FOXBORO -- Bill Belichick couldn't be at the Senior Bowl this year because it took place just two days before the Super Bowl. But from what he gathered -- whether it was from other Patriots staffers in attendance, video of that week, or both -- Georgia Tech guard Shaq Mason showed a remarkable ability to learn on the fly, retain information, and apply it to his work on the field.

Coming from a triple-option attack in the ACC where the Yellow Jackets featured an offense based on running the football, Mason was not asked to pass-protect  often during his college career. As he received more coaching during the Senior Bowl on the skills required to be an effective pass blocker, the Patriots liked what they saw.

Now that Mason is a member of Belichick's team after being selected in the fourth round this weekend, he'll be expected to continue to be a sponge when it comes to learning how to pass-protect.

"The thing I’ll say about Shaq is just watching him at the Senior Bowl, I mean it was only one week, but he made a huge improvement just in those, whatever it was four or five practices, whatever it was down there," Belichick said during a press conference on Saturday night following the draft. "His stance is different. You could see each day progressively how he was taking to the coaching down there and his footwork and his hand placement and his body position.

"I know it was basic. It wasn’t like it was a big scheme thing at the Senior Bowl, but just doing things on a daily basis better than the day before, looking more comfortable doing them. And it was different than what they did at Georgia Tech."


The Patriots took two right guards in the fourth round, selecting Florida State's Tre' Jackson twenty selections before Mason at No. 111 overall. Though they played the same position in college, they have very different backgrounds. Jackson came from a pro system where he was very comfortable blocking for pocket-passer Jameis Winston.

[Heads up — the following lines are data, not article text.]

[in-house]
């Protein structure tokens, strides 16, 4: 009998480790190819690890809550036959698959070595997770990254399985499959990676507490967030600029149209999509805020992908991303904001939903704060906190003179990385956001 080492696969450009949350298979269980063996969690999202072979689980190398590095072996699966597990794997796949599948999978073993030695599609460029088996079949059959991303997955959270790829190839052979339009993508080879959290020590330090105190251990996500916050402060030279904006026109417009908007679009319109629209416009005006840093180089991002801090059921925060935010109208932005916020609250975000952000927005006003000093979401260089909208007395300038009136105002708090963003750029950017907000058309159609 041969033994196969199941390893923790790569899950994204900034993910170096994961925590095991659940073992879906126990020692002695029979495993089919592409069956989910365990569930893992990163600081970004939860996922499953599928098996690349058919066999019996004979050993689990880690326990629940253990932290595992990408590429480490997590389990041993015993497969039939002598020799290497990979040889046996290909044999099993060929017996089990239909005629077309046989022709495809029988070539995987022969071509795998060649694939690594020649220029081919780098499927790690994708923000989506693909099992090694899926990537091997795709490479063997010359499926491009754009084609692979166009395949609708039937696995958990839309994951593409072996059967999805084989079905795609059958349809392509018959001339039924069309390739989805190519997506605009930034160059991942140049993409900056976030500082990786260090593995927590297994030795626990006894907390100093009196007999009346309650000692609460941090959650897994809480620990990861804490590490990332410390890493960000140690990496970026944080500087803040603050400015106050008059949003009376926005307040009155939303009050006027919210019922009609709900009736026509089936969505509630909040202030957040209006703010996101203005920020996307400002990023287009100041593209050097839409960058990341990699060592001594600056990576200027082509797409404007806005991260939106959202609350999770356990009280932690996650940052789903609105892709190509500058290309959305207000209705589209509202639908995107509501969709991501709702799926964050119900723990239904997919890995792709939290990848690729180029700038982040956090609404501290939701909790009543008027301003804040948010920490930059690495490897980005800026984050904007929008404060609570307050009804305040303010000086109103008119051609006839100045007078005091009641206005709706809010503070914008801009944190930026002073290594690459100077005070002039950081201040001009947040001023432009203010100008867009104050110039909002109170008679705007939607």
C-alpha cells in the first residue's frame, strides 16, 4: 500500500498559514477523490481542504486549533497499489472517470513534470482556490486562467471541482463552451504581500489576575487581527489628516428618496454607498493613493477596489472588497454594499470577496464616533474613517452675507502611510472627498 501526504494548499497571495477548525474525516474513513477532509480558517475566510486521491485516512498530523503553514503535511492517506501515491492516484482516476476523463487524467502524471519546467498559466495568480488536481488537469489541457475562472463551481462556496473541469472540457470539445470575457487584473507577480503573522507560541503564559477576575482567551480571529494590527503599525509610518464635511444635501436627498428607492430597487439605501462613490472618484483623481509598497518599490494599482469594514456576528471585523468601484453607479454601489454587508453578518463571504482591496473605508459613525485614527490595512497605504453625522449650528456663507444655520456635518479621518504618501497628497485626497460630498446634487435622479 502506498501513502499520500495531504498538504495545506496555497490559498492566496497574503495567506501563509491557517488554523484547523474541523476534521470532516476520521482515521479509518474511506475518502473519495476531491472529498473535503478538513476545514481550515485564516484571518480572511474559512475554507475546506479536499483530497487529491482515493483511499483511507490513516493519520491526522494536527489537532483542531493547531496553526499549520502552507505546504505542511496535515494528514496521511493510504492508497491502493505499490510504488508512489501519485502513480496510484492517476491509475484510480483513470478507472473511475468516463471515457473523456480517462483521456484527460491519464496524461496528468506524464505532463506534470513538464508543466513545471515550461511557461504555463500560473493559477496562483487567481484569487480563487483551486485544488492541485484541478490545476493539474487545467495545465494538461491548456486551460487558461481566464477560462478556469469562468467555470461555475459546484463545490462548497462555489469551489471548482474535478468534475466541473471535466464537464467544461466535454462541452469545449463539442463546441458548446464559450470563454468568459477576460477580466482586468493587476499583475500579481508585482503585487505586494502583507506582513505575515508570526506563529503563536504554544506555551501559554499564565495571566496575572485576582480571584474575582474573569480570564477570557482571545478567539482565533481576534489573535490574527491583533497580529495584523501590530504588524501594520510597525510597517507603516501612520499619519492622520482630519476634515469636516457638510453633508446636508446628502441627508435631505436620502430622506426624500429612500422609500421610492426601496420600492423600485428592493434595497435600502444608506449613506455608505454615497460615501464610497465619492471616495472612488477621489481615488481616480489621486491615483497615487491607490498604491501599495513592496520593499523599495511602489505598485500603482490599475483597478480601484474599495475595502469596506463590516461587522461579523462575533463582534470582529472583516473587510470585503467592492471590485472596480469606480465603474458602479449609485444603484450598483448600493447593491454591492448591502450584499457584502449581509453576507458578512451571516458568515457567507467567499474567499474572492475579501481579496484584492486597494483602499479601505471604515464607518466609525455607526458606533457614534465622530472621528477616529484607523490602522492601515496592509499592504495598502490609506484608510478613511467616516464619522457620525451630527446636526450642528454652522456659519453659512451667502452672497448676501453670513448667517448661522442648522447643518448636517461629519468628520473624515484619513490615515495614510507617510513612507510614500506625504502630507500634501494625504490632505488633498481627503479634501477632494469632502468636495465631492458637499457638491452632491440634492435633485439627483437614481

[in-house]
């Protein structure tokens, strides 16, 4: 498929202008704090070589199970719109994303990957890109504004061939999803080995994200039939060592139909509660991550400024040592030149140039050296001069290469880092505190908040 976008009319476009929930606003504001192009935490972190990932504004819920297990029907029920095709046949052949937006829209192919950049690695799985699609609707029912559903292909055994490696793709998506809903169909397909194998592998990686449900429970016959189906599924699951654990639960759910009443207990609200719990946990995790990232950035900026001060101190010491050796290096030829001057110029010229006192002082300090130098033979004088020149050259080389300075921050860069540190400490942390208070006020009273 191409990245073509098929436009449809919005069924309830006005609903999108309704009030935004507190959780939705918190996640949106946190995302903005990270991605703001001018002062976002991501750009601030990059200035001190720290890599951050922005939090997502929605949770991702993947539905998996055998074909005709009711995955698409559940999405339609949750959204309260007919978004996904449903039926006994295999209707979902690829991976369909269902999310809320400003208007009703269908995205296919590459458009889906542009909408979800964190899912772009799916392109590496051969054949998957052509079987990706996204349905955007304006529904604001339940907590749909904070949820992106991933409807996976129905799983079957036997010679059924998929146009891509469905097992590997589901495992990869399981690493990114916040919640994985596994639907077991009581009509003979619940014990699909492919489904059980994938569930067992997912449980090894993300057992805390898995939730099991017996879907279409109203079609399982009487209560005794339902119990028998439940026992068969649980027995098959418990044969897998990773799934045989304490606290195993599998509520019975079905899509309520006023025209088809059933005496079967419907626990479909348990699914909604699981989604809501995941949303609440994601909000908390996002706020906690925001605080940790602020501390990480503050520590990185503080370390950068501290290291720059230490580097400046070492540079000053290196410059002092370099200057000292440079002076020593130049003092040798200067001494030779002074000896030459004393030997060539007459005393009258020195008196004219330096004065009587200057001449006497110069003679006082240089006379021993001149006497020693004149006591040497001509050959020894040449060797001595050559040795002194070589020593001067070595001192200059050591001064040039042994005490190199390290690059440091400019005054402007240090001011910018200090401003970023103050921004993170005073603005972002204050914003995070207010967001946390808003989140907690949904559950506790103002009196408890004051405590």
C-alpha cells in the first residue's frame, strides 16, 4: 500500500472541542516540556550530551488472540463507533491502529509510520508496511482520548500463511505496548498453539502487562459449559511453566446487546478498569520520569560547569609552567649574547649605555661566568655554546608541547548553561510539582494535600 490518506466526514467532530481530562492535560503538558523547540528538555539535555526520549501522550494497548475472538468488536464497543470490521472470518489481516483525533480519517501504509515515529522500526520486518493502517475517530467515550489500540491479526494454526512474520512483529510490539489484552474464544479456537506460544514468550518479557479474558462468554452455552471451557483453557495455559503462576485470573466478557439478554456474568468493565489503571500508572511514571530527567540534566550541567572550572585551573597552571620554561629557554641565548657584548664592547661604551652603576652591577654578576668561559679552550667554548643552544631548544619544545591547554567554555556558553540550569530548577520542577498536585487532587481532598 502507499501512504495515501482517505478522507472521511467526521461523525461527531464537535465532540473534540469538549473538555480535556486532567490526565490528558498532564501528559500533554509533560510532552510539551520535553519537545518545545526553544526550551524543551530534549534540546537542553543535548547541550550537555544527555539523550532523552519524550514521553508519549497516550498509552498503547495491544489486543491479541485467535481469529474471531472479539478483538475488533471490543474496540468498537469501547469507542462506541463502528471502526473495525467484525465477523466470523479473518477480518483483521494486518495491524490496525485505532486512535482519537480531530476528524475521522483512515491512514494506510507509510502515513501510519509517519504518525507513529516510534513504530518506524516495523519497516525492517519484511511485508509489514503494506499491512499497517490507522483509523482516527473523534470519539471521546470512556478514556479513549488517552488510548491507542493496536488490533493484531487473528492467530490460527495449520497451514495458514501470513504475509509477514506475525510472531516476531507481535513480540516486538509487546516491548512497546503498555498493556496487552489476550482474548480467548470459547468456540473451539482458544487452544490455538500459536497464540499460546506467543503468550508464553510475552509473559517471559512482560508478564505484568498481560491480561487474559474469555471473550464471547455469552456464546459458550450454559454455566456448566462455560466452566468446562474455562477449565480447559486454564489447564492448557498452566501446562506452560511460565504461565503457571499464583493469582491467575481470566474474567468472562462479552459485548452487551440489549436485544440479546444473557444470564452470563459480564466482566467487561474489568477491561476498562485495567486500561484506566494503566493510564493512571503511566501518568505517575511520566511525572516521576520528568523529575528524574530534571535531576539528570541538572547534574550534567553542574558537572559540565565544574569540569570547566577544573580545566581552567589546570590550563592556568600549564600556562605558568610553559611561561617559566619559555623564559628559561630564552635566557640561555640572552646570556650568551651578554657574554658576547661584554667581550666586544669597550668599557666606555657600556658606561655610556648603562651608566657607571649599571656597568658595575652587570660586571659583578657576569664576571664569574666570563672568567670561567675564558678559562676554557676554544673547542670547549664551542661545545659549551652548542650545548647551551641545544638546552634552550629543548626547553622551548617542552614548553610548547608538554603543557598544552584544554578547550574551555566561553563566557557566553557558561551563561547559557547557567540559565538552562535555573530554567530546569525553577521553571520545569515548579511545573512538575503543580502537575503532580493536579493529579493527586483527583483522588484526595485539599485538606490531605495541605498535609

Jackson was named the Most Outstanding Player at the Senior Bowl for his well-rounded blocking ability, but Mason impressed with his progress and his dominant run-blocking style. Belichick said he may be one of the most experienced run-blockers -- in terms of snaps -- to come out of the 2015 draft class.

And while Mason's pass-blocking could use some work, the Patriots have dealt with bigger adjustment periods on the interior of their offensive lines in the past and been just fine.

"I mean look, Steve Neal, talk about adjustment," Belichick said of the former Patriots guard, who wrestled in college and did not play football. "The guy went from not even knowing where the field was to starting at guard in a year and a half. It’s not that kind of adjustment.

"And [Mason] is a football player and from a run-blocking standpoint, I’d say he’s probably ahead of every other player in the draft. Unless there was another one from Georgia Southern or Georgia Tech or whatever, but this guy run-blocked in one game more than some teams did all season.

"I’d say he’s ahead in the run-blocking, behind in the pass-blocking. There may be other players that are in a two-point stance pass-block 50 times a game that in all honestly don’t run block very well. He’s kind of the flip of that which is a little bit unusual but it is what it is."